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18 Examples of c ommon regions accessed by cranial windows are olfactory bulb (Wach owiak et al., 2013) , barrel cortex (Peron et al., 2015b) , and visual corte x (Andermann, 2010) . These regions display high levels of behavior dependent neuronal activity relatively close to the surface. The extended depthlimit of 2P LSM, compared with widefield microscopy or LSCM, allows access to neurons about 500 m below the brain surface. In terms of cortical layers in mouse , 500m is approximately the depth of the cell bodies found in layers 4/5 of structures such as the motor and somatosensory cortex , but does not reach deeper structures such as the hippocampus , located at > 1,000 m below the dorsal brain surface (Paxinos and Franklin, 2012) . To access deeper structures, it is necessary to excavate the tissue above the target structure or to implant relay optics, such as GRIN lenses. Gradedrefractiv e index (GRIN) lenses GRIN lenses have been classically used for simple and space efficient collimation of the divergent light exiting a single fiber core. In the past decade, GRIN lenses have been re purposed to be used for many miniaturized imaging applications (Jung and Schnitzer, 2003; Knittel et al., 2001) . The radial profile of the refractive index , , in a GRIN lens varies according to (Jung, 2004) : n ( r ) = n e . 1 rF g r 2 G ( 2 . 5 ) where is the gradient constant. R ays launched into one end of the GRIN lens will be focused based on the axial length of the lens , defined by the pitch length, .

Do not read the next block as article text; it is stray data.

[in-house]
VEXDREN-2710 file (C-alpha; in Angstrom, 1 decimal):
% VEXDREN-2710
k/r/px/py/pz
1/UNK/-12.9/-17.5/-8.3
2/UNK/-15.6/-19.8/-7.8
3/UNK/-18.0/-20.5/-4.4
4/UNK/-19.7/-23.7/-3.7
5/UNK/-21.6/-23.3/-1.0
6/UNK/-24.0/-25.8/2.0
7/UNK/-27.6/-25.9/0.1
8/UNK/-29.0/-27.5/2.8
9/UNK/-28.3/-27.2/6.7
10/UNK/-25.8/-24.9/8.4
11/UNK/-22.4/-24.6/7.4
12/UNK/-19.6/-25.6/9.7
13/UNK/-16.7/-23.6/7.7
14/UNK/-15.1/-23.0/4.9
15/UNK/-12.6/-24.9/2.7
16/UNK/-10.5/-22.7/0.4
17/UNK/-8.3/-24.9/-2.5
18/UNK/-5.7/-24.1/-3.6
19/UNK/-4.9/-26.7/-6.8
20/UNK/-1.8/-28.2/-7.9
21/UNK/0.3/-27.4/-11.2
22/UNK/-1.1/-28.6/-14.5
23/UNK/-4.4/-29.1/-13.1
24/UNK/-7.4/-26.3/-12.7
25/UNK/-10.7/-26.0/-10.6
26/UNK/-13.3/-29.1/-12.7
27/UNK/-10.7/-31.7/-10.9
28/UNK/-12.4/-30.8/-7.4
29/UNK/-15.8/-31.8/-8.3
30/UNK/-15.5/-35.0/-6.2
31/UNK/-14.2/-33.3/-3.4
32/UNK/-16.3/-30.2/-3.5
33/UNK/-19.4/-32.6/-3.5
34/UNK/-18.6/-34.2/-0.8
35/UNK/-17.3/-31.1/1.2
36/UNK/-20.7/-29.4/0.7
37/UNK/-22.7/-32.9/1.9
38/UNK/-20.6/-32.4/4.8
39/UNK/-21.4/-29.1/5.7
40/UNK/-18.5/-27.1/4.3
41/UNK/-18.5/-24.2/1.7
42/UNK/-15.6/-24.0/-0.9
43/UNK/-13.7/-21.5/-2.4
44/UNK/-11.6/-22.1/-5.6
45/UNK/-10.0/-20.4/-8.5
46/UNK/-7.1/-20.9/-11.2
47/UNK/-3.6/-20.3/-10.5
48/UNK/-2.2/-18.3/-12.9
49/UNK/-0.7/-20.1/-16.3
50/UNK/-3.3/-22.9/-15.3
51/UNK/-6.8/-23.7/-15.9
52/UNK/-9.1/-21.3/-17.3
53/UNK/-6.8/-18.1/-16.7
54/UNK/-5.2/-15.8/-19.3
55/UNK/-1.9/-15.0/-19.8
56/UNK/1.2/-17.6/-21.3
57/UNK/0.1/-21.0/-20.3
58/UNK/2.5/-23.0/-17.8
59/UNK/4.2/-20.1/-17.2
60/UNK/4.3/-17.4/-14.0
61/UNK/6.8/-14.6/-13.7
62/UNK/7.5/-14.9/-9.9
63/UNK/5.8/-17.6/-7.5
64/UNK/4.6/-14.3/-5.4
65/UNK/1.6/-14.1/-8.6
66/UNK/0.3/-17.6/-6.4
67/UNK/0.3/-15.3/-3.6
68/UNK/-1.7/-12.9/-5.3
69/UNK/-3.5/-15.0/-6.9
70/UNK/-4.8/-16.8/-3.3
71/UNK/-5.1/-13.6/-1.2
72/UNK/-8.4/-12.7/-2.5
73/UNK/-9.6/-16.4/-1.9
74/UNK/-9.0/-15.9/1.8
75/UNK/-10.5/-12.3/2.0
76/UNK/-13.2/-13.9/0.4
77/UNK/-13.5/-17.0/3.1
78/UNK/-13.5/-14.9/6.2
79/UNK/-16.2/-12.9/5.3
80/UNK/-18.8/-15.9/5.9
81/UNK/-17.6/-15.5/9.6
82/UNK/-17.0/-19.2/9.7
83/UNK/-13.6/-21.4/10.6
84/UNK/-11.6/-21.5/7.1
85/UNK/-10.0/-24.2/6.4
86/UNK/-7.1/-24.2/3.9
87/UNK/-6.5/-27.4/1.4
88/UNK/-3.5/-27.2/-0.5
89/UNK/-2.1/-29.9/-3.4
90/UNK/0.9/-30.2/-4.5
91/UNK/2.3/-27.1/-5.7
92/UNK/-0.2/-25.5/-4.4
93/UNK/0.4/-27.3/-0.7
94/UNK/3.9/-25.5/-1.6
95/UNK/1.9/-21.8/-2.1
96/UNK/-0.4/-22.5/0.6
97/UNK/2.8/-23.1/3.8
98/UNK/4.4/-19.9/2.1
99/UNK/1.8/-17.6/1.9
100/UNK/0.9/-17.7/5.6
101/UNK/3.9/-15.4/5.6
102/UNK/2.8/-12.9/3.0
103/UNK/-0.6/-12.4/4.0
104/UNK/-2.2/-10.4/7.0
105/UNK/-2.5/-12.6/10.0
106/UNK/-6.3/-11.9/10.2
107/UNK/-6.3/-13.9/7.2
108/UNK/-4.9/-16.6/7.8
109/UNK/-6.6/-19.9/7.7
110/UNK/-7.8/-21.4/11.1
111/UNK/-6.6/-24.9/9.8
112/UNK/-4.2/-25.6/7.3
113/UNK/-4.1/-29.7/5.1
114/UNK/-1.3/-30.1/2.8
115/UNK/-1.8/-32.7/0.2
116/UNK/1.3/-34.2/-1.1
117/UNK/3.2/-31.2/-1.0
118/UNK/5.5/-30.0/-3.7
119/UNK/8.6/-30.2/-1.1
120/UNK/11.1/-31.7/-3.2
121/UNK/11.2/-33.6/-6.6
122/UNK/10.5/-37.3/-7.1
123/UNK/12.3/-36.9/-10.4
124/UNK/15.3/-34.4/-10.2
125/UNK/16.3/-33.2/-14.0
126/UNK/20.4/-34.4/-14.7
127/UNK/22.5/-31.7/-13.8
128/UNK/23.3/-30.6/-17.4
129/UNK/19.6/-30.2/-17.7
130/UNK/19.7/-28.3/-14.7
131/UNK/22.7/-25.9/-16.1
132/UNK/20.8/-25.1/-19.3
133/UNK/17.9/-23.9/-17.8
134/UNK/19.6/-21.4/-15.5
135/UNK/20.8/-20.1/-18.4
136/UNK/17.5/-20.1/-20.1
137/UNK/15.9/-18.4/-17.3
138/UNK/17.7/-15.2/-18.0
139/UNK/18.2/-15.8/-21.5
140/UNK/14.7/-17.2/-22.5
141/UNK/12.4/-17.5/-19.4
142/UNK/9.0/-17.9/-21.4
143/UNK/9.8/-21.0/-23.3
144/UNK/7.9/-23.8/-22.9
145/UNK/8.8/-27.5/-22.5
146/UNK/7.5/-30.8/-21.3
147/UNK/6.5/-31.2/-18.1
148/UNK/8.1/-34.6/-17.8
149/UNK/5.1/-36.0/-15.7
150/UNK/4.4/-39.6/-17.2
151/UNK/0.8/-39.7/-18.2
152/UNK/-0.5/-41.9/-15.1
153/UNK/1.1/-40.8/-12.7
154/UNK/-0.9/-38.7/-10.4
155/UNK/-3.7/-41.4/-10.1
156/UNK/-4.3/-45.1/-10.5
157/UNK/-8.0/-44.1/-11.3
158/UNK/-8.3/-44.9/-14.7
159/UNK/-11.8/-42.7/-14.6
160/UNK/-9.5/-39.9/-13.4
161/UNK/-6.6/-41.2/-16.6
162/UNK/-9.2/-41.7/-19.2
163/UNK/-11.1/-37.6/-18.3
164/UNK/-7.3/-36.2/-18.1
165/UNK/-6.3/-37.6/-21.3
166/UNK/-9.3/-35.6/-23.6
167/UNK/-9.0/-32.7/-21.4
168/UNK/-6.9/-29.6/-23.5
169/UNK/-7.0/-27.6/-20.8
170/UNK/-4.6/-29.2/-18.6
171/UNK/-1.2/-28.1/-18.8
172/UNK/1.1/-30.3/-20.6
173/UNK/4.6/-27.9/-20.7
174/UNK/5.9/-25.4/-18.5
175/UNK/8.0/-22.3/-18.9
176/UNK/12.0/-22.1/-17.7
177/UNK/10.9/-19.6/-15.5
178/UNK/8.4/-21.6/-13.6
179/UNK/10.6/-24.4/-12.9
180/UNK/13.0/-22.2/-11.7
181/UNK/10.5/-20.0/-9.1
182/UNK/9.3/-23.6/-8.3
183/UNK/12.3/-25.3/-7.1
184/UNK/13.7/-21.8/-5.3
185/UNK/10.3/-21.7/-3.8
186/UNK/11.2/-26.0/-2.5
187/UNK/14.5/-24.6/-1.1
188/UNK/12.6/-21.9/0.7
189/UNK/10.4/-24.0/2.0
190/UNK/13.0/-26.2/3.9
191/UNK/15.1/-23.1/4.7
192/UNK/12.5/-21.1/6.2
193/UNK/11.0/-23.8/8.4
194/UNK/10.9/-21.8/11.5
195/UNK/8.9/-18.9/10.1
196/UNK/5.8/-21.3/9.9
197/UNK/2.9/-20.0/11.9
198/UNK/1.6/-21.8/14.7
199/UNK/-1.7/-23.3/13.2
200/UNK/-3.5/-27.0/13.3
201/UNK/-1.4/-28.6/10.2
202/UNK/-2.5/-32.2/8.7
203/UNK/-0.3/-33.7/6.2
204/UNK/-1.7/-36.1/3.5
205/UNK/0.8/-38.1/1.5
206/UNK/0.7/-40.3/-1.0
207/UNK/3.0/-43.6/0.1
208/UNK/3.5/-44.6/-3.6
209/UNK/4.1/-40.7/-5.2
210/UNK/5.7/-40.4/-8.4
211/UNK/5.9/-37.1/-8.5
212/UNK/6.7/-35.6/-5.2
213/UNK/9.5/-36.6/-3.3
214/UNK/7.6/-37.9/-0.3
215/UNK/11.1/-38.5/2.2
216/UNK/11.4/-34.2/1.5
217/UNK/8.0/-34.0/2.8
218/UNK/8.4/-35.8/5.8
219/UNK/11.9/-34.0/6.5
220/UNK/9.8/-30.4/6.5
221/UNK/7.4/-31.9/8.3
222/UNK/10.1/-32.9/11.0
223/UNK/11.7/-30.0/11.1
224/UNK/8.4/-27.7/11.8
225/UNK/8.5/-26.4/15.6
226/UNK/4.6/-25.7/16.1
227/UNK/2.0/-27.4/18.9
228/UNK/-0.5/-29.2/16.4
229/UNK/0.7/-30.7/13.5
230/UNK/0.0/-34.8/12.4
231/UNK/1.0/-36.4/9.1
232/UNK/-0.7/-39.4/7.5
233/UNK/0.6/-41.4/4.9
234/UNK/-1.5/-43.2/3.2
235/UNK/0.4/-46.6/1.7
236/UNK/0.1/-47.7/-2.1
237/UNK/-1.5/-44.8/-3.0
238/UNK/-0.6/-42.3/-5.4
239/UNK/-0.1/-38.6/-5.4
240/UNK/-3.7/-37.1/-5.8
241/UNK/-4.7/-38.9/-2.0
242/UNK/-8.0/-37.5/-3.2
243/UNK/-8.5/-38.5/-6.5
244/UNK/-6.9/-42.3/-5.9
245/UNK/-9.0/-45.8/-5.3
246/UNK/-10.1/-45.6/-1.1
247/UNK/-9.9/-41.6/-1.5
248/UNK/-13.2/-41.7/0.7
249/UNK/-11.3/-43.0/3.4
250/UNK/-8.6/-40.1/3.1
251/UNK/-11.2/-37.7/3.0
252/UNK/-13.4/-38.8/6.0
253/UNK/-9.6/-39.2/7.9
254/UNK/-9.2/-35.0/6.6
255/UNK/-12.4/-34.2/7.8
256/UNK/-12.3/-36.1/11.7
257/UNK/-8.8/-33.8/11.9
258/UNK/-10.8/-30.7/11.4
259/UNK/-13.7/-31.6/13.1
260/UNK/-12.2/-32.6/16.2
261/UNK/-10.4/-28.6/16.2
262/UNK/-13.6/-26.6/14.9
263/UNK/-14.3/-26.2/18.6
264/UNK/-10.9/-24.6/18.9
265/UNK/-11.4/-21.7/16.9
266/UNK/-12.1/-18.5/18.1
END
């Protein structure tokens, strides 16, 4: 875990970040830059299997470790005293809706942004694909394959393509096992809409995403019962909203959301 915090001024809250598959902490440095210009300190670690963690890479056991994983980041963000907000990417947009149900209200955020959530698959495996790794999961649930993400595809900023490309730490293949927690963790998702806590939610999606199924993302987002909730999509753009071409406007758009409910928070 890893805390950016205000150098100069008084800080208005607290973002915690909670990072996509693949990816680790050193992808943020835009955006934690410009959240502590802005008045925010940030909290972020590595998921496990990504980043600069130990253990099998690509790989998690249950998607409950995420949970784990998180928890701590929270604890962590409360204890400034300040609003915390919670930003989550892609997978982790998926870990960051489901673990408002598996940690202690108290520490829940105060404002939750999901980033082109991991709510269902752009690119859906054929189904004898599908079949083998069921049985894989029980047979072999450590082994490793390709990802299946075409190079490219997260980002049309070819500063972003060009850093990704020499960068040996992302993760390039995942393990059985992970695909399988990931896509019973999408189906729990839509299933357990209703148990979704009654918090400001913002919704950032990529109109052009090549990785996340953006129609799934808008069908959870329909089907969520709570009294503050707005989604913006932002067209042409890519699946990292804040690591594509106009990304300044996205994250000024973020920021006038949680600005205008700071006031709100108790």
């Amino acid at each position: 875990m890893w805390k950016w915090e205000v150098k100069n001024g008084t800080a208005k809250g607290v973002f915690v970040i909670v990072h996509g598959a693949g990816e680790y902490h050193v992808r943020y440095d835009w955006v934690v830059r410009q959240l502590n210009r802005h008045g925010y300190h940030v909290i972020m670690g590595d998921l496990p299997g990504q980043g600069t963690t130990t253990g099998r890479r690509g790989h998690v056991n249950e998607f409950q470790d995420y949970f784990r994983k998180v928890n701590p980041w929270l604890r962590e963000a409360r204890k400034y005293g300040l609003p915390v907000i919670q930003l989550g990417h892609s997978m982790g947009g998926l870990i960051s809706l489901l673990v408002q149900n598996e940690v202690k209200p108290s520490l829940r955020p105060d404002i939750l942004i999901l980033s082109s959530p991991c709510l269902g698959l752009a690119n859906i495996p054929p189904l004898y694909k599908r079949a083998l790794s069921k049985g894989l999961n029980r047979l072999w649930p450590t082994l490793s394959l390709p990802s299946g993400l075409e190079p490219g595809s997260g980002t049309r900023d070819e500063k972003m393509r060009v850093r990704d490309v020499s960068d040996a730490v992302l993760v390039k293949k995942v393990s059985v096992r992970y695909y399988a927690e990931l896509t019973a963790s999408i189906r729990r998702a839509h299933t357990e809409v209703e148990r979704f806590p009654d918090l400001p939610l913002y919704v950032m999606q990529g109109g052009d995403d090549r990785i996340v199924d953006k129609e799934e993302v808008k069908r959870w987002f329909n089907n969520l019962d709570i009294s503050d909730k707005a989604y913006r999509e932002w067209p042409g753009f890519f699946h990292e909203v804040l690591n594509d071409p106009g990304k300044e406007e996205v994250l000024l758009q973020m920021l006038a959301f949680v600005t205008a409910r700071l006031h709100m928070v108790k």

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19 p = g ( 2 . 6 ) A pitch of 1 is a full sinusoidal period at a given wavelength. GRIN lenses are also available in a variety of NA values, which are defined by the focus angle in the external medium with index . This value can be approximated as (Jung, 2004): N A n e , gd n csc ( gL ) ( 2 . 7 ) where d is the GRIN lens diameter. These expressions show that GRIN lenses with smaller diameter, d, need a shorter pitch length to achieve the same NA. To achieve a long and thin GRIN lens for deep-brain implants at high NA, it may require a very high pitch. To get around this constraint, a relay lens of lower NA is used in front of a high NA objective lens. Figure 2.8 shows an illustration of two kinds of GRIN lens assemblies used for imaging. A singlet lens is shown compared to a twoelement lens with a low NA relay. By increasing the pitch number of the low NA relay, GRIN lenses of various lengths can be constructed for reaching deepbrain structures. Figure 2.8: GRIN lens illustrations. Top: Single GRIN lens with pitch ~0.5 with a magnification of 1. Bottom: Two -element GRIN lens with low NA relay at pitch ~0.75 and high NA objective with pitch ~0.25.